Should you apply for the Fidelity credit card… or not?
Over the years we have seen quite a shake-up when it comes to brokerage credit card offers. During the Great Recession and the tough economy that followed, some were discontinued or had their rewards reduced. However the Fidelity credit card offers never went anywhere and continue to offer some pretty solid rewards.
Update: There is now a card that offers an even higher rewards than Fidelity… you can get 2.2% on all purchases. Go here to learn more about it.
There are actually two different cards from Fidelity. I’ve updated this review for 2014…
Fidelity Investment Rewards Visa Signature (no annual fee)
- For annual spending up to $15,000 you will earn 1.5 points per dollar.
- Once you’ve reached $15,000 in spending in a given year, you’ll start earning 2 points per dollar.
There is no cap on the amount of rewards that can be earned.
When it comes to redemption, the most common choice is to convert your points to cash that can be deposited into the accountholder’s eligible Fidelity account. Every 5,000 points = $50 which means it’s 1 cent per point when going this route. Fidelity accounts that are eligible for reward deposits include:
- Cash management accounts
- Brokerage accounts
- 529 accounts managed by Fidelity
- Individual retirement accounts (IRAs)
Fidelity Investment Rewards American Express (no annual fee)
This Fidelity credit card is similar to the Visa version, except that it doesn’t have tiered rewards:
- For all purchases, you’ll earn 2 points per dollar
Like the Fidelity Visa card, the points can be redeemed in the form of a direct deposit into eligible Fidelity accounts (see the list above). Since this credit card gives a straight 2 points per dollar on spending, it can be thought of as a 2 percent cash-back credit card if the points are redeemed via direct deposit. Cash management accounts essentially work like checking accounts, so you’ll have easy access to your reward money.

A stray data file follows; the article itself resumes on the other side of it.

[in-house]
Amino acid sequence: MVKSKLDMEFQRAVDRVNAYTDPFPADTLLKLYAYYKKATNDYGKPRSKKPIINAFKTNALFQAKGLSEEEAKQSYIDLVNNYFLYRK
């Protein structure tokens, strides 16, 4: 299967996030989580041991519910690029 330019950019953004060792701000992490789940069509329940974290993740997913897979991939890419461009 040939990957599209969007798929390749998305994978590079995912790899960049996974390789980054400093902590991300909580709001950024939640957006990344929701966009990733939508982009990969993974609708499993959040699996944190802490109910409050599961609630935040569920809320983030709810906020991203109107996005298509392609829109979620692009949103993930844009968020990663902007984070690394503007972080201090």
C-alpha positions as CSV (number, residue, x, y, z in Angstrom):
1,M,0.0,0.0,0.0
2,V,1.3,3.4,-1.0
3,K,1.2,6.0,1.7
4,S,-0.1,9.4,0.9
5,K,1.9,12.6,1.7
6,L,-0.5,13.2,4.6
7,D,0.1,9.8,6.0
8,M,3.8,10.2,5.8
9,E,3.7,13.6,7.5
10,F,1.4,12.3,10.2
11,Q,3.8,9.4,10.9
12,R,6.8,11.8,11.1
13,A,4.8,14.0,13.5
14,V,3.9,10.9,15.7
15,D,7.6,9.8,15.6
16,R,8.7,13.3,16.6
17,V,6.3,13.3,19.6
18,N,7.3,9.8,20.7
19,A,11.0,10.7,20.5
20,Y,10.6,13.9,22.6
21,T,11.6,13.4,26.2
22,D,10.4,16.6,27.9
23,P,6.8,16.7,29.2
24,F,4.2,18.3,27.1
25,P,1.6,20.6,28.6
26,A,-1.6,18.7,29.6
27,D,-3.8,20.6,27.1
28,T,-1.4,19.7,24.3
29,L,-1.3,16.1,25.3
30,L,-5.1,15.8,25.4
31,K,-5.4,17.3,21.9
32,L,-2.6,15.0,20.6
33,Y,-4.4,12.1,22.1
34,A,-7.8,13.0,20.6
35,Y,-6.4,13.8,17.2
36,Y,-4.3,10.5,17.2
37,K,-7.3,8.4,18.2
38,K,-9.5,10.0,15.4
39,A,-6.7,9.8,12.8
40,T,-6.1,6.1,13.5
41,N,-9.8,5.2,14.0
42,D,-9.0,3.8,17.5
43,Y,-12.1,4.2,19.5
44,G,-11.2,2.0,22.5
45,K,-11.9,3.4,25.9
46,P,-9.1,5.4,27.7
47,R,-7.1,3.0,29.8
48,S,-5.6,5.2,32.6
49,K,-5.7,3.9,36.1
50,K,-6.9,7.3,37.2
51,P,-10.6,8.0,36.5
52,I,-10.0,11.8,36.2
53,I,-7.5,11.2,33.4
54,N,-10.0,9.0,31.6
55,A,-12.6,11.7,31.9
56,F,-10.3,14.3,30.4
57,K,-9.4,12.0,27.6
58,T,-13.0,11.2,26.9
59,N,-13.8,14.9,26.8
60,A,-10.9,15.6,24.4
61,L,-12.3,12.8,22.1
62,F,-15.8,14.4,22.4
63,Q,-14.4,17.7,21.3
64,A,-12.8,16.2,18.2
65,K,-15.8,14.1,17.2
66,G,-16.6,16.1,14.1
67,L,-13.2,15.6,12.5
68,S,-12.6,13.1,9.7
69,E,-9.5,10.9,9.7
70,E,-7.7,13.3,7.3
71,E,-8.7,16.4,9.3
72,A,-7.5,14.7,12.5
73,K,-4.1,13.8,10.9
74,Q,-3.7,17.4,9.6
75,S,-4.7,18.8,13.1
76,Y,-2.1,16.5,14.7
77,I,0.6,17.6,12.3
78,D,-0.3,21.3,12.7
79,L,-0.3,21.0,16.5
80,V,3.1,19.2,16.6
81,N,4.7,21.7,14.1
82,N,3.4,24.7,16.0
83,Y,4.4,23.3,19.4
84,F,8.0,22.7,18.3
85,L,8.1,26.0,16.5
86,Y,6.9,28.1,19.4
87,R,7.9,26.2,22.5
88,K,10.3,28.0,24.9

*Warning: If the rewards are deposited into an IRA or 401k account, than that will count towards the annual contribution limits set forth by IRS, so keep that in mind!
The Fidelity cards have some of the most generous rewards out there. The Fidelity Visa Signature card is slightly less rewarding, due to its tiered rewards structure, but it still earns you slightly elevated rewards. Still, it probably makes sense to apply for the American Express version, which offers a higher rebate (2 percent on all spending). The only drawback I can think of when it comes to the Fidelity credit card is that you will need to have a Fidelity account in order to apply.
If you do not have a Fidelity account but like the idea of getting 2 percent rewards, I would recommend you check out these alternatives:
Updated July 22, 2014